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Govt fast-tracks import of oxygen cylinders, Indian firms warn it could lead to poor quality

To mitigate the ban on use of industrial oxygen, the approval process for global manufacturers has been made completely virtual, cutting down the time from six weeks to a few days.

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New Delhi: With the domestic cylinder (oxygen and others) manufacturing industry hit by the ban on industrial use of oxygen, the Government of India has decided to fast-track approvals for global manufacturers of oxygen cylinders and cryogenic tankers to facilitate the quick import of these items into India.

The Petroleum and Explosive Safety Organization (PESO), the body granting these approvals, has done away with the requirement of physical inspection of the production units of these global manufacturers. Instead, the approval process will now be completely virtual, with manufacturers required to upload the necessary documents on the PESO website.

“Earlier, approvals for global manufacturers of oxygen cylinders and cryogenic tankers used to take more than six months. Now, the approval should come within a few days, after the application is filed online,” said an official at PESO, the government’s nodal agency for regulating safety of hazardous substances.

“We will still insist on all reports necessary from a safety point of view, including third party inspection, ISO certification and design specifications being shared, to see if they match the Indian requirements,” the official added.

The virtual granting of approvals has been opened up for all countries including China, Japan and European countries, the official added.

PESO has been trying to fast-track prior pending applications. Earlier this month, it granted approval to 10 foreign manufacturers and 13 domestic manufacturers of high-pressure seamless oxygen cylinders. Of the 10 foreign manufacturers who were granted approval, five were Chinese manufacturers, according to details available on its website.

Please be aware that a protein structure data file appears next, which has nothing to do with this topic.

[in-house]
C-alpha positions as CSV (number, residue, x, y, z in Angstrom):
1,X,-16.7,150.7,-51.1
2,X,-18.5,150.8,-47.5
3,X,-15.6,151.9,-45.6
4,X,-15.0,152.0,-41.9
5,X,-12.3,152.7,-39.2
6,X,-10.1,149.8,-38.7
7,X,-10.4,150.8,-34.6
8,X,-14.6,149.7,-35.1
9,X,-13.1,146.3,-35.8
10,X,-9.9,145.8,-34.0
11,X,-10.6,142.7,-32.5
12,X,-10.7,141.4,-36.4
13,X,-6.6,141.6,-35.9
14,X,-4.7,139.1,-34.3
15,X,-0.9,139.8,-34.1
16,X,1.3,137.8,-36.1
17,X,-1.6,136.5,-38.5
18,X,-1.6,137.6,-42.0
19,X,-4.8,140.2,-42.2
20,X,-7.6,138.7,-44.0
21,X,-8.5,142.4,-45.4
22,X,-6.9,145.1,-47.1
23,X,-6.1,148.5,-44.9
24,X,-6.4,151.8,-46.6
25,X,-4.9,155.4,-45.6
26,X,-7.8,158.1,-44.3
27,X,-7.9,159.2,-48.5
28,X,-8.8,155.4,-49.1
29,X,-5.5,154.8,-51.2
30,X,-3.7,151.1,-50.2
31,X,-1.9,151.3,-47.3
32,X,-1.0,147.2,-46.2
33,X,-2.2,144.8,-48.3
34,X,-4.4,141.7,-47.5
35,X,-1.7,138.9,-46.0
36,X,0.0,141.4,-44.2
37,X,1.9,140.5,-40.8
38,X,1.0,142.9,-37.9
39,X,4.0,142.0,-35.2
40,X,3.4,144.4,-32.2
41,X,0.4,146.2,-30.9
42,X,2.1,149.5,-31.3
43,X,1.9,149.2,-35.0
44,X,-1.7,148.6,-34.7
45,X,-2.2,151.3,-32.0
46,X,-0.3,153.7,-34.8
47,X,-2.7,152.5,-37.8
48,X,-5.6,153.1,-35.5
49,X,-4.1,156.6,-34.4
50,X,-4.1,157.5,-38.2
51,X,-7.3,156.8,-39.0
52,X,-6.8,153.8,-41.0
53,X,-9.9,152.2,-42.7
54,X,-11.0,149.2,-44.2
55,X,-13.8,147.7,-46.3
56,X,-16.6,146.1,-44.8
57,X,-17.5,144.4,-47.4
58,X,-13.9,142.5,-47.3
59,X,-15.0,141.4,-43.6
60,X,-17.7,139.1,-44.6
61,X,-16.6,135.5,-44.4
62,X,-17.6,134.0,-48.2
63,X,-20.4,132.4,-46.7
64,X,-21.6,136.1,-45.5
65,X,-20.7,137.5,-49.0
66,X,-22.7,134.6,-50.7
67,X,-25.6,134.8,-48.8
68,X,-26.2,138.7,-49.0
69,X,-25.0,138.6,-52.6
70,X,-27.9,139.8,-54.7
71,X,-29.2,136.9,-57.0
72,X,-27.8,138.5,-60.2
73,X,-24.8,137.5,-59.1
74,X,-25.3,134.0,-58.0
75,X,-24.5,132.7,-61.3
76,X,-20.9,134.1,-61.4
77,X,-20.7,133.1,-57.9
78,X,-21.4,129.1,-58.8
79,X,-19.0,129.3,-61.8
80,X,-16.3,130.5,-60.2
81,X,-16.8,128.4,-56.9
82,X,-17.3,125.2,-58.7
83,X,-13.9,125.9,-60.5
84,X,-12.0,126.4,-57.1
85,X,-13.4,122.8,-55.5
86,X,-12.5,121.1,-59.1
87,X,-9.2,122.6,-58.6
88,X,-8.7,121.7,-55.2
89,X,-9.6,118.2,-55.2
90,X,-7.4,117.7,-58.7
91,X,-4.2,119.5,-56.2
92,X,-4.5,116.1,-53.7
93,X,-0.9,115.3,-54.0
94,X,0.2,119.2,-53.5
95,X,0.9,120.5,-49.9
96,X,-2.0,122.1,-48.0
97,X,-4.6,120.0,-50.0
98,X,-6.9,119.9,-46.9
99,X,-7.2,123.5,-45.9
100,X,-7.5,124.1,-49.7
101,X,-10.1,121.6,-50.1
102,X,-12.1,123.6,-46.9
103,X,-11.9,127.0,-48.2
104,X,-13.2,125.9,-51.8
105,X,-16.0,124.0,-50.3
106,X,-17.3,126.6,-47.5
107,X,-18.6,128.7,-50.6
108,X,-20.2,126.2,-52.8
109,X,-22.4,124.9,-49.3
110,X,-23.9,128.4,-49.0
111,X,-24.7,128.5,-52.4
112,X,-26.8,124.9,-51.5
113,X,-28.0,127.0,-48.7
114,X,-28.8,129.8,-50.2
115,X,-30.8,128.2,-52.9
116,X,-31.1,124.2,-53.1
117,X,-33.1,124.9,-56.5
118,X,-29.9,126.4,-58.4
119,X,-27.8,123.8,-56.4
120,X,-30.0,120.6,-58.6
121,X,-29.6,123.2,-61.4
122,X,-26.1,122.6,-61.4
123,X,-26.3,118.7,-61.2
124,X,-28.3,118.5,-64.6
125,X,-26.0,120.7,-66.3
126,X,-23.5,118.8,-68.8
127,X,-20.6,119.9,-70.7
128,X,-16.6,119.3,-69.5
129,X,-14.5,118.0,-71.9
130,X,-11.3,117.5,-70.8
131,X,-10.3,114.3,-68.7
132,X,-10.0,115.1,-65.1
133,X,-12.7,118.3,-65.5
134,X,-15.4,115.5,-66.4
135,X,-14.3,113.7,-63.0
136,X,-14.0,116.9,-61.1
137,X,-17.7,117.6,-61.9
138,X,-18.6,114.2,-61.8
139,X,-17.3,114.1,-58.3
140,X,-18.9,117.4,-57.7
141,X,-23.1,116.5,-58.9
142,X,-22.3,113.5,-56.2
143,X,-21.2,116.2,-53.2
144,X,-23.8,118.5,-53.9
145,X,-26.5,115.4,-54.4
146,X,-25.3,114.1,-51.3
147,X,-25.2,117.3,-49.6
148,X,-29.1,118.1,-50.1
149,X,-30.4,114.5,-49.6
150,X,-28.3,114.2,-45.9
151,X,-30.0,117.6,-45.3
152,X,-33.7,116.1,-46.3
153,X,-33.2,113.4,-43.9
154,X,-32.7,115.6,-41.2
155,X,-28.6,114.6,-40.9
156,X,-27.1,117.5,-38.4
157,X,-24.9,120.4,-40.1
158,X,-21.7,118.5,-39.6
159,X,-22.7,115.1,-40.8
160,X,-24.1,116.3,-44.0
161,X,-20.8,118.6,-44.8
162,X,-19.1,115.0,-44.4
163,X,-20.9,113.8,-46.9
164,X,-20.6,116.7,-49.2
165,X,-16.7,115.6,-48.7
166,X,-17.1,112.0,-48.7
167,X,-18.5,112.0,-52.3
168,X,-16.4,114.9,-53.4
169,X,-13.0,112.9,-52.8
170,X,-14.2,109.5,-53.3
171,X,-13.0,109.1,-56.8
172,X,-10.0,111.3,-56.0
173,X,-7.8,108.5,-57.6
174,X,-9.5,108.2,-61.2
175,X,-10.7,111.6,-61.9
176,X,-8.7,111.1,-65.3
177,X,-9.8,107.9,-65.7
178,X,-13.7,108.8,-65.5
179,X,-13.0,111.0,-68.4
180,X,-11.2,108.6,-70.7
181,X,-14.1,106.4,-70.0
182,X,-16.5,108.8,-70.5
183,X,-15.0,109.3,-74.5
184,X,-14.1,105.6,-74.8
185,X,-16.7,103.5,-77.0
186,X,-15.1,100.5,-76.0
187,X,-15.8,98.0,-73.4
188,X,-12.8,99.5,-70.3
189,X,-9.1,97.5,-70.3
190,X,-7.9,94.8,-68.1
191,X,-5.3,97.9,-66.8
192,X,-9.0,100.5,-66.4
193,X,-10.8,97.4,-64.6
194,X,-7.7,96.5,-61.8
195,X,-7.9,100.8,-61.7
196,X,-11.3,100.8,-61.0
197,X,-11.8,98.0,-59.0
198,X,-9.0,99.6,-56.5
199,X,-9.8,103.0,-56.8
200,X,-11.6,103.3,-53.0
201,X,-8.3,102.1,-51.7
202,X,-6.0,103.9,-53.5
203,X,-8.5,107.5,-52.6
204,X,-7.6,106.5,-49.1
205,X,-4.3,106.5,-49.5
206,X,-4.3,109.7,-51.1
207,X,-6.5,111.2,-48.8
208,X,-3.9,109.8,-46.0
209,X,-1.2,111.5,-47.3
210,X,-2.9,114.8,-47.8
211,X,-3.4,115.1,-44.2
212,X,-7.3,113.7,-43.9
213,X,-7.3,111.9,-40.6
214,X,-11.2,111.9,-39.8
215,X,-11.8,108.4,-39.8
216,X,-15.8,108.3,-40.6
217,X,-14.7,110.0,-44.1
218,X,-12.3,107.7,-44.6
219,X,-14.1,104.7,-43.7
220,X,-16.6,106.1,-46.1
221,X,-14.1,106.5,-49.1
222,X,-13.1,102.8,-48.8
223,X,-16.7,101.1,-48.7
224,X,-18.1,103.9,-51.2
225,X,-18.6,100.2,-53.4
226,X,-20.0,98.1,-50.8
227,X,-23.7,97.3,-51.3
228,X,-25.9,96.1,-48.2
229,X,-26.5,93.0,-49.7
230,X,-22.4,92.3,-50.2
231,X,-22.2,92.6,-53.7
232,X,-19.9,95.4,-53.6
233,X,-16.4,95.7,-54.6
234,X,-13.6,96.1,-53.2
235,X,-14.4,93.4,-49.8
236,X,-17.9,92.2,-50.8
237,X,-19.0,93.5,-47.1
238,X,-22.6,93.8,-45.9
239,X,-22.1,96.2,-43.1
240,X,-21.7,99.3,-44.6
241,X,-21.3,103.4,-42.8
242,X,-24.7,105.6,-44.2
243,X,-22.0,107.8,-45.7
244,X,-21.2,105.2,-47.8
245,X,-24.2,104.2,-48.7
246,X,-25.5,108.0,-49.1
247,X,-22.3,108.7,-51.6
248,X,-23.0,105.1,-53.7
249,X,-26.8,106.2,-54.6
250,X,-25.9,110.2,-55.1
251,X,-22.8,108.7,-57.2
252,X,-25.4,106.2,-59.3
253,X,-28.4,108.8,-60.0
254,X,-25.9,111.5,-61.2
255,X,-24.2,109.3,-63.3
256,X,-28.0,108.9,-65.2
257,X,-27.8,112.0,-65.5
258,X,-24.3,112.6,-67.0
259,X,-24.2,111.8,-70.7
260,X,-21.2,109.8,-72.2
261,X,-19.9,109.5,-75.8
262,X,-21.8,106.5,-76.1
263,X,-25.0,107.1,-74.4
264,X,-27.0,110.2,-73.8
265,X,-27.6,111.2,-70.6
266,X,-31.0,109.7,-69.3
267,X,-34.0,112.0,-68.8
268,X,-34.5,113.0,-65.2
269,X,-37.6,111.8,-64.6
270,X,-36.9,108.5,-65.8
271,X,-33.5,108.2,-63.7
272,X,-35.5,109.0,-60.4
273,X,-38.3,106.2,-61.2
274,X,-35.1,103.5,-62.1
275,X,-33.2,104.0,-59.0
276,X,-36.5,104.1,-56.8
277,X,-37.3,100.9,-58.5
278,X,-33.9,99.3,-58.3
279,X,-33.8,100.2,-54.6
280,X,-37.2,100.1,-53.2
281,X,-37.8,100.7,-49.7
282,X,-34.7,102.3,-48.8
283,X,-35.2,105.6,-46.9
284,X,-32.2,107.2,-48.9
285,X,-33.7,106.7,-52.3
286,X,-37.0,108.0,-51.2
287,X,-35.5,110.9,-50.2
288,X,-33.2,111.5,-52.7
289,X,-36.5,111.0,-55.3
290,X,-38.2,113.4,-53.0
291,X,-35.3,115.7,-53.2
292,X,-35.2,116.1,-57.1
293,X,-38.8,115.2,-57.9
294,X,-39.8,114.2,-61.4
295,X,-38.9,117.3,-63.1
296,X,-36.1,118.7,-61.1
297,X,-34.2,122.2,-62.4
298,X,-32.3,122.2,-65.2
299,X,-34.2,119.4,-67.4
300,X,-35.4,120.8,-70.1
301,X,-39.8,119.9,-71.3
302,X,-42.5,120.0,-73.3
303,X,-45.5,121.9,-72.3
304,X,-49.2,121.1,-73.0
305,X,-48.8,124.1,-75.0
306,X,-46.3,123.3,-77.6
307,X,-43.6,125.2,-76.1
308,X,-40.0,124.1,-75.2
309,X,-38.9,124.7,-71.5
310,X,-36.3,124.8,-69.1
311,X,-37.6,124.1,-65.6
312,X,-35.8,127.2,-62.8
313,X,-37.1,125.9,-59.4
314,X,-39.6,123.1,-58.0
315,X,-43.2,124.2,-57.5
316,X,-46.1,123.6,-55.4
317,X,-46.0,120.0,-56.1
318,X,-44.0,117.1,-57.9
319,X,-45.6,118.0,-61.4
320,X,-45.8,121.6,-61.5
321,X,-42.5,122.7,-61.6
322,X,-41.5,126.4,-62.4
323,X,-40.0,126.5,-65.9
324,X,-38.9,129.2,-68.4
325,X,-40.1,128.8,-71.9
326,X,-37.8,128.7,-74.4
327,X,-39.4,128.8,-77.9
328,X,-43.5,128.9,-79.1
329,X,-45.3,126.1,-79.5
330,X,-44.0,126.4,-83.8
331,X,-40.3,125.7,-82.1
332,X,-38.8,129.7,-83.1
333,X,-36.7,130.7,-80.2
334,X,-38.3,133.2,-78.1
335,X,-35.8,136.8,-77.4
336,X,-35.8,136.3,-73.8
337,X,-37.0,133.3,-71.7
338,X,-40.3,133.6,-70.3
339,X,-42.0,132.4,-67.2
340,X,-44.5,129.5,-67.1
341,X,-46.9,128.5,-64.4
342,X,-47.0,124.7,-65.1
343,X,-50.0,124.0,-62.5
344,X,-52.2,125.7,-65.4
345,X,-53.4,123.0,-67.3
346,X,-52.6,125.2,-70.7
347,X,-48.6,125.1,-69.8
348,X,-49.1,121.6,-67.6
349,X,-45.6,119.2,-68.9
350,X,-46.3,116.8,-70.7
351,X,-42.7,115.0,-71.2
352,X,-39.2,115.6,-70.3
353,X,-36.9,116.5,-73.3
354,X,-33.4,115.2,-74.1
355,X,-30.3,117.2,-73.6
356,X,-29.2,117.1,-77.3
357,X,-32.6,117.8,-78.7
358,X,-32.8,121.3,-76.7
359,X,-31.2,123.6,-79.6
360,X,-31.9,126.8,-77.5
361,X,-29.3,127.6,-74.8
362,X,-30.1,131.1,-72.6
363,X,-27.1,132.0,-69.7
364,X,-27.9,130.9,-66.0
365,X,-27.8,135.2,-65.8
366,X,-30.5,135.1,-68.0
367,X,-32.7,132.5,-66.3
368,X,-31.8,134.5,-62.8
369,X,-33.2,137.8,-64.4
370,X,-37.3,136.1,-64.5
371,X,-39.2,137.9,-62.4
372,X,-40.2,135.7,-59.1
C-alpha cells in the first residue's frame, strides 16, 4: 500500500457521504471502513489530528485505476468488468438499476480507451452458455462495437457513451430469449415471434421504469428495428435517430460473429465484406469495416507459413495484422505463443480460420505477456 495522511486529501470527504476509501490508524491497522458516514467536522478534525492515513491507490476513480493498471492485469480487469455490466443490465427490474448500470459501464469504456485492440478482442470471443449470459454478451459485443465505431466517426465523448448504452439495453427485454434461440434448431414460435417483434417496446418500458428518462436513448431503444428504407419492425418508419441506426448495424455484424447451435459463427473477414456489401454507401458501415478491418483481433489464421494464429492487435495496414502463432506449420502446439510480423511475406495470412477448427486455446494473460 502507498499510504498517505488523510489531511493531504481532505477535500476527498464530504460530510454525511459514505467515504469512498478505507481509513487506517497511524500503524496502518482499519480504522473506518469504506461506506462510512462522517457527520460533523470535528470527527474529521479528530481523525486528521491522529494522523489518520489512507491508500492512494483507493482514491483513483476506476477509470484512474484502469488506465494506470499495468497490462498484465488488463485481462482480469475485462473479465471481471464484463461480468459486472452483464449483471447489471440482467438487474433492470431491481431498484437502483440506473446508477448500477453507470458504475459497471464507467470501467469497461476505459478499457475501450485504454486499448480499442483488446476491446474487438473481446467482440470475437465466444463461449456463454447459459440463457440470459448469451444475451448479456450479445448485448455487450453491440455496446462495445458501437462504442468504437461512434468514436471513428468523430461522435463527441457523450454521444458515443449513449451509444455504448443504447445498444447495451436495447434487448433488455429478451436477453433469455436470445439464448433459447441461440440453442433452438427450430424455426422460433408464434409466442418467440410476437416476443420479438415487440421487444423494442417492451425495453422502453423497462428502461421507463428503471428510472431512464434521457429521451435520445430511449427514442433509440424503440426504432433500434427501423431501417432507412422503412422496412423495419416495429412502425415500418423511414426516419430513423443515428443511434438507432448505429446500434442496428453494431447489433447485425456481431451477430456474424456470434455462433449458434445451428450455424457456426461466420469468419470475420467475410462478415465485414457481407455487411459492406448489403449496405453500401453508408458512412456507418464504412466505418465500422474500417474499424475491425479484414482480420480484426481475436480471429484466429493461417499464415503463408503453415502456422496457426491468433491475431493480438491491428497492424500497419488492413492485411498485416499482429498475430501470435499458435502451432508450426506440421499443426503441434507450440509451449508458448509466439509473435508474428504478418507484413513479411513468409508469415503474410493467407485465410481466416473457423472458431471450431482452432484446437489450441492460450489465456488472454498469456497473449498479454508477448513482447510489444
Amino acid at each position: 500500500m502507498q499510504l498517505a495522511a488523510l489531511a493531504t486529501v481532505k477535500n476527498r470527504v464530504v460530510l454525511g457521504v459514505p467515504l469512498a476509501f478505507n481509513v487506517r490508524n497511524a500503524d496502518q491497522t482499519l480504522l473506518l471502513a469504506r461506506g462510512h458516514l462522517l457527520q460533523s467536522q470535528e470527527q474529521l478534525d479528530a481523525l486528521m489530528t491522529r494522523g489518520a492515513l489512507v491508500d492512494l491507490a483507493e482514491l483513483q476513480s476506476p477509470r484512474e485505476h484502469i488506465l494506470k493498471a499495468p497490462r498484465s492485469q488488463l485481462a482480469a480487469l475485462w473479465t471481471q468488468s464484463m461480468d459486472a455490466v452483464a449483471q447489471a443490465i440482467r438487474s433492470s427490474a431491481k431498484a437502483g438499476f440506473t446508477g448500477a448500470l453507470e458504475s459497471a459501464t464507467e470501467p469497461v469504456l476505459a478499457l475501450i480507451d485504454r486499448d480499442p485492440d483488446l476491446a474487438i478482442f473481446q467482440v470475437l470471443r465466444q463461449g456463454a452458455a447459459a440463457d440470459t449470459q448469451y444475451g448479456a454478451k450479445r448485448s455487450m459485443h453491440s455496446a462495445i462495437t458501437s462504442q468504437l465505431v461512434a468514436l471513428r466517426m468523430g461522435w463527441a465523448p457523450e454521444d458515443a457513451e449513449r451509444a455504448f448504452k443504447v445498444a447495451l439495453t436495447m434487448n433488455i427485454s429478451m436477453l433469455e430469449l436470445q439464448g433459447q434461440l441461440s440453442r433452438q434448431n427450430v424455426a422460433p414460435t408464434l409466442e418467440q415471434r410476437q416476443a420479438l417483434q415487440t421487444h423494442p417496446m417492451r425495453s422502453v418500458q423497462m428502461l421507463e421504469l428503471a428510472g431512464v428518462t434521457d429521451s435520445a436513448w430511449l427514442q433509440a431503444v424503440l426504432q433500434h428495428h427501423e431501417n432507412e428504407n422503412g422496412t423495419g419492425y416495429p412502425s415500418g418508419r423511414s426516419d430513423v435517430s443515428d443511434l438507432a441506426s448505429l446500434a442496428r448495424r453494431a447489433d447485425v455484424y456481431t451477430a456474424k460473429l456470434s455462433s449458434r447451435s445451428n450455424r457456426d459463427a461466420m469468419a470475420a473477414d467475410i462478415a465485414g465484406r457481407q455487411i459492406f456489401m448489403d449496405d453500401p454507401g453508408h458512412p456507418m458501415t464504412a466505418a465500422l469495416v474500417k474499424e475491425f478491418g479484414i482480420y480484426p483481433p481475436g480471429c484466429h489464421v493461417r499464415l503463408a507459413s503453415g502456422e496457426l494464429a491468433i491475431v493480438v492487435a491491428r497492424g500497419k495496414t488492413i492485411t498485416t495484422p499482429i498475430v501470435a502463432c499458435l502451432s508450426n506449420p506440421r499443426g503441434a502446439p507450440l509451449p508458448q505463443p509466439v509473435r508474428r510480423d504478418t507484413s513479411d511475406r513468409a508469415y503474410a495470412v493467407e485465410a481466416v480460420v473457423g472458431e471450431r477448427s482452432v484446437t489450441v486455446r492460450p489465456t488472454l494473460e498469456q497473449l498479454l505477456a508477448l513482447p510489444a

Meanwhile, domestic manufacturers have warned the government against markets being flooded with poor quality of imports and requested that oxygen supply be restored to their plants to facilitate domestic production.


Also read: What is medical triage & how it could be the way out of India’s oxygen crisis


Domestic capacity of 1 lakh cylinders per month unused

The Indian cylinder manufacturing industry has a capacity of one lakh units per month. In a meeting on 1 May chaired by Shailendra Singh, additional secretary, department of promotion of industry and internal trade, domestic manufacturers pointed out that while they are willing to divert capacity for other cylinders, the problem is that manufacturing units have come to a standstill because of lack of oxygen.

“There is sufficient capacity available within the country to meet the demand for cylinders, provided the GOI provides unhindered supply of oxygen to the manufacturing units. The present capacity for oxygen cylinders is more than 1 lakh cylinders per month. If required, the existing capacity for manufacturing other cylinders can be used for manufacturing oxygen cylinders. Also, the existing capacity can be augmented at short notice, if sufficient demand is there. Cylinder manufacturers also apprised that presently their manufacturing plants are shut down because of non-availability of oxygen. They requested that oxygen supply may be restored to their plants on a priority basis to meet the surge in demand,” domestic cylinder manufacturers were quoted as saying in the recorded minutes of the meeting, of which ThePrint has a copy.

According to the document, domestic manufacturers have also pointed out that this is a highly sensitive and safety related product, as it is operated at pressures of 150 bar and above. Allowing imports of such high-pressure cylinders without proper verification will lead to flooding of cheap quality of cylinders, which may cause more harm than good.

While the oxygen cylinder manufacturing industry is among those still allowed to use oxygen amidst a massive countrywide shortage of medical oxygen, effectively the shortage is so bad that quota from a lot of exempted industries is currently being diverted for use in hospitals, industry sources said.

(Edited by Poulomi Banerjee)


Also read: India’s oxygen emergency is more logistical


 

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